Where does the meat in your sandwich come from?

Posted on 20/05/2019 by Daniela Valla
in the Animals in farming blog

It’s British Sandwich Week and new research from Eating Better shows meat sandwiches may contain a surprise...

Sandwiches are an iconic staple of the British diet: last year we bought an incredible 4bn ready-made sandwiches. For 76% of consumers, buying lunch out is an everyday occasion. Now, that's a lot of sandwiches!

"Mystery" meat

Although plant-based options have increased in the past few years, the vast majority of sandwiches sold in the UK still contains meat, fish or cheese as the main ingredient. Chicken is the most popular filling: 43,000 tonnes of chicken meat end up in pre-packaged sandwiches every year - that's equivalent to over 69 million chickens. But where does all this meat come from?

The survey conducted by Eating Better looked at the sources for the ingredients in 620 high street sandwiches. Out of all the meat-based sandwiches they investigated, a worrying 33% contained meat from "unknown origins" and only 2 had a better meat certification.

The truth behind factory-farmed meat

The lack of clear labeling on the sandwiches not only prevents shoppers from making informed choices prioritizing high-welfare meat, but it could also mean that consumers are unknowingly buying factory-farmed meat. The horrors animals suffer every day in factory farming include:

  • Factory-farmed chickens are bred to grow so quickly, their legs cannot support their own weight. Many meat chickens live in a space smaller than an A4 piece of paper. By the time they’re ready for slaughter, there’s barely space for them to move.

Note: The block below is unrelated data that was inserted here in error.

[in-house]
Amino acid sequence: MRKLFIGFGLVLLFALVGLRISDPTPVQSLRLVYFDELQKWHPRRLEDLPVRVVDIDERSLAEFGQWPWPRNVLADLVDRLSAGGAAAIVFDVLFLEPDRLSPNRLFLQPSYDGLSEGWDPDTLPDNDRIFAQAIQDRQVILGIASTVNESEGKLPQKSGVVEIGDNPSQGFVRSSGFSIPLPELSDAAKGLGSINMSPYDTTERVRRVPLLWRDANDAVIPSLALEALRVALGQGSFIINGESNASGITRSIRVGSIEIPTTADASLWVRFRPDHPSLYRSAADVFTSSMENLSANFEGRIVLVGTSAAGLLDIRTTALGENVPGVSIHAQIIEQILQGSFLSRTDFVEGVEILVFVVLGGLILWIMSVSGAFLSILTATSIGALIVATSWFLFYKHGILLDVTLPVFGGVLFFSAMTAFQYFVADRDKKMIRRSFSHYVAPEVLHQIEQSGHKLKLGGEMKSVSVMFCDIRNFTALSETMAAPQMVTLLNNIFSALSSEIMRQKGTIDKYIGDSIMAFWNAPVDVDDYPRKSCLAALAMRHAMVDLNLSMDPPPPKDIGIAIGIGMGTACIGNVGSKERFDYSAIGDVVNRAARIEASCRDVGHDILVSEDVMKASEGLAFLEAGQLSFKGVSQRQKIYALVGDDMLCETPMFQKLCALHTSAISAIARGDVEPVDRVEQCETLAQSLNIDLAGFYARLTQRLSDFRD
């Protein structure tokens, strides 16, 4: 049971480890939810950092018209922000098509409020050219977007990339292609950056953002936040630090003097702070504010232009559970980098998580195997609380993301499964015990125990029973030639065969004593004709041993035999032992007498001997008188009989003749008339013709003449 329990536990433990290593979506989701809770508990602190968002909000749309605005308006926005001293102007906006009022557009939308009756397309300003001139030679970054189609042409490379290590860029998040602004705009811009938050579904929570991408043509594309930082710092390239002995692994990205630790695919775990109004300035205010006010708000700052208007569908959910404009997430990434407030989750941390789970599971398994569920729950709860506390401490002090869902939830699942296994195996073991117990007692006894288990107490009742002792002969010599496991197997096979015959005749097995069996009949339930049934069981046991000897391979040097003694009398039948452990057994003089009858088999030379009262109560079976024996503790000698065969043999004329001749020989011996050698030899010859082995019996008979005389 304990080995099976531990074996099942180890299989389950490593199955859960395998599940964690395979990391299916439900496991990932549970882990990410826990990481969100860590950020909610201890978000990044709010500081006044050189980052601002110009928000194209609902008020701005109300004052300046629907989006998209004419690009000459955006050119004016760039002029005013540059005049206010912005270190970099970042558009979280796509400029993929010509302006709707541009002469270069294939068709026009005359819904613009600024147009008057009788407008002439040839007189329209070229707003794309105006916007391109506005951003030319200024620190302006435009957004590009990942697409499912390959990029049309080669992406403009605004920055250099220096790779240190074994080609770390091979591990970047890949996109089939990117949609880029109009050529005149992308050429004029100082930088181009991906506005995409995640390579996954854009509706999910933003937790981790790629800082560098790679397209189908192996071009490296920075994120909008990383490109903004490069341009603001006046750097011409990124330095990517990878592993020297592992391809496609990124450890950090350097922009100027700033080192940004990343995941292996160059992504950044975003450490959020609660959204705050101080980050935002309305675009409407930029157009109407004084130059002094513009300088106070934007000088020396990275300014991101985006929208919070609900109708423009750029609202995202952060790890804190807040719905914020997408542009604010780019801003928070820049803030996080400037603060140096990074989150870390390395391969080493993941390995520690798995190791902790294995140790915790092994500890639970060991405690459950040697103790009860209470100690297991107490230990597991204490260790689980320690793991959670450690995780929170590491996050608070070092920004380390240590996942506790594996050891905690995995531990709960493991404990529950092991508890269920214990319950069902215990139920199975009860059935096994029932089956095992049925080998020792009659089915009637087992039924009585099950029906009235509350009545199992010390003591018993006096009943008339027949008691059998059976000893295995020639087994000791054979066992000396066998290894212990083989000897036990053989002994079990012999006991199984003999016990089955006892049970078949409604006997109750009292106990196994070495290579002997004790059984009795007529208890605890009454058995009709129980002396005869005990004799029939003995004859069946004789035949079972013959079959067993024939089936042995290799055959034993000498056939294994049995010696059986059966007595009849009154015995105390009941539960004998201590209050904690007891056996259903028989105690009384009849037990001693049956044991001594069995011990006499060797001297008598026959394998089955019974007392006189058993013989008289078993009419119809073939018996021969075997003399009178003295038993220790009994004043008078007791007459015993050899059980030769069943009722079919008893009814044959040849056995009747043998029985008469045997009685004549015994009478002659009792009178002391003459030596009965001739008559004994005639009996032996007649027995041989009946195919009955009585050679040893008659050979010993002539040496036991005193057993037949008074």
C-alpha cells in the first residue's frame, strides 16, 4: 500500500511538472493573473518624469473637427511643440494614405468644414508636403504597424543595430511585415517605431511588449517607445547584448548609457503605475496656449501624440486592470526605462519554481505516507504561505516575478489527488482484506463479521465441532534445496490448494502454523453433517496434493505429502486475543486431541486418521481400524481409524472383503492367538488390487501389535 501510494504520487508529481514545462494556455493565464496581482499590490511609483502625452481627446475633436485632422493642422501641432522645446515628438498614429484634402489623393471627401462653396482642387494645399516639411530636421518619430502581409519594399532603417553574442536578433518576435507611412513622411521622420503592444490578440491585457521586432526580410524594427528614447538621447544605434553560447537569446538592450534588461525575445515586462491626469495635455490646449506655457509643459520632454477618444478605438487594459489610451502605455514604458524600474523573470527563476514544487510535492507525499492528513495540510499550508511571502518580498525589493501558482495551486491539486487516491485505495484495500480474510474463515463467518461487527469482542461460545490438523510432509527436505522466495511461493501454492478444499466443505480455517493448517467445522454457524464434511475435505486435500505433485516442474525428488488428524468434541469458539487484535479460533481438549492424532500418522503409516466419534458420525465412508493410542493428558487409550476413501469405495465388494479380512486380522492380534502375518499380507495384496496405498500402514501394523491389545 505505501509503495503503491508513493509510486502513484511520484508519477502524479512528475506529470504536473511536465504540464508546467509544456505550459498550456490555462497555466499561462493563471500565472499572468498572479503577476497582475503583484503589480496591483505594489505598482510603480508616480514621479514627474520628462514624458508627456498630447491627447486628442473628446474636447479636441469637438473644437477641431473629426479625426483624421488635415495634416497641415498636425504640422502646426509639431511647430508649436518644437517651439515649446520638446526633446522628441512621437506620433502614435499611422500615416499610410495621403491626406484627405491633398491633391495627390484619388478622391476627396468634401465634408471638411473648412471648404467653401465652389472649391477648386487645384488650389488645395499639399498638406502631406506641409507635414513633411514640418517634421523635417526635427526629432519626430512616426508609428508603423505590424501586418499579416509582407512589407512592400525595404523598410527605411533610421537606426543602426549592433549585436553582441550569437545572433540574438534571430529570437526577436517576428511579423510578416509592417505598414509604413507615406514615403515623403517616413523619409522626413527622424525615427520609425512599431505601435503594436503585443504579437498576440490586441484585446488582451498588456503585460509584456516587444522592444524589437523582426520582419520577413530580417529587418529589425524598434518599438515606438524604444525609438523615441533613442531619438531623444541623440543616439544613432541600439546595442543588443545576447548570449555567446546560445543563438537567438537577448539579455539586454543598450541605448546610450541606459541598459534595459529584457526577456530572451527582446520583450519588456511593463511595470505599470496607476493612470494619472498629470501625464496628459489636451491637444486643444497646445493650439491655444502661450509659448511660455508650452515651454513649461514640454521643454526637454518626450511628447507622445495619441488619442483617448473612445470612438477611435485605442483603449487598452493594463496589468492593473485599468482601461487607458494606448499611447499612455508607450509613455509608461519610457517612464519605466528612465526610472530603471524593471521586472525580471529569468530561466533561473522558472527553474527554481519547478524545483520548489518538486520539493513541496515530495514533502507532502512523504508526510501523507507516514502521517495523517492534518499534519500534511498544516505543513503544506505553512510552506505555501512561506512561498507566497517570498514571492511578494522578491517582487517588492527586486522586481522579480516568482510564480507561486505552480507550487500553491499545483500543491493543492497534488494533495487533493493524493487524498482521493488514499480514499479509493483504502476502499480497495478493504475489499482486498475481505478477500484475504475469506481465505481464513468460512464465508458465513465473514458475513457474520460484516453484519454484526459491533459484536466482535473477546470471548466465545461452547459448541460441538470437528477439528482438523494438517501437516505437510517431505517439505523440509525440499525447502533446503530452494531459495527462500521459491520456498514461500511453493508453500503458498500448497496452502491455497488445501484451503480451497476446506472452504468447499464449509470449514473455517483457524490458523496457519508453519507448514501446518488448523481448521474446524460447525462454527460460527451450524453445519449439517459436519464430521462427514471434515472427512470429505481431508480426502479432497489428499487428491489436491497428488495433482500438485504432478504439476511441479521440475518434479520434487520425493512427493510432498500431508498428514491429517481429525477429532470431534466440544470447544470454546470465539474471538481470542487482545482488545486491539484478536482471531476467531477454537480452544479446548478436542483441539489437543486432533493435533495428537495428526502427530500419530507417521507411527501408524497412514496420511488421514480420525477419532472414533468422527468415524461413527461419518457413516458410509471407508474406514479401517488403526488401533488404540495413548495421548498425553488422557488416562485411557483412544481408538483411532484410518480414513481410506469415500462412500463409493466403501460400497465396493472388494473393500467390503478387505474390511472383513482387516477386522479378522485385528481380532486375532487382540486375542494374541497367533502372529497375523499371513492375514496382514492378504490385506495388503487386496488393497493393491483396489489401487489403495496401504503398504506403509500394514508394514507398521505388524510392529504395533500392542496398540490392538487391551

• These intense farming conditions are a breeding ground for bacteria and disease, so animals (particularly pigs) are pumped with antibiotics to fight infections. These antibiotics are entering our food chain and contributing to the rise of superbugs.
  • Our research has shown tens of thousands of cows in the UK suffer in factory dairy farms and never get to go outside. Poor labelling on dairy products means we can’t know if factory-farmed dairy products are in our food.

We believe that it’s essential that more high-welfare meat is made available on the UK market and that clear labelling should show the welfare of the animals. Click here to find out more about our work improving the lives of animals in farming.

What you can do to help

  • Eat less meat: reducing your meat intake will not only benefit your health, but you'll also take a huge step in helping combat the current climate crisis.
  • Eat better meat: purchasing higher-welfare meat supports businesses that make efforts to give animals a life worth living.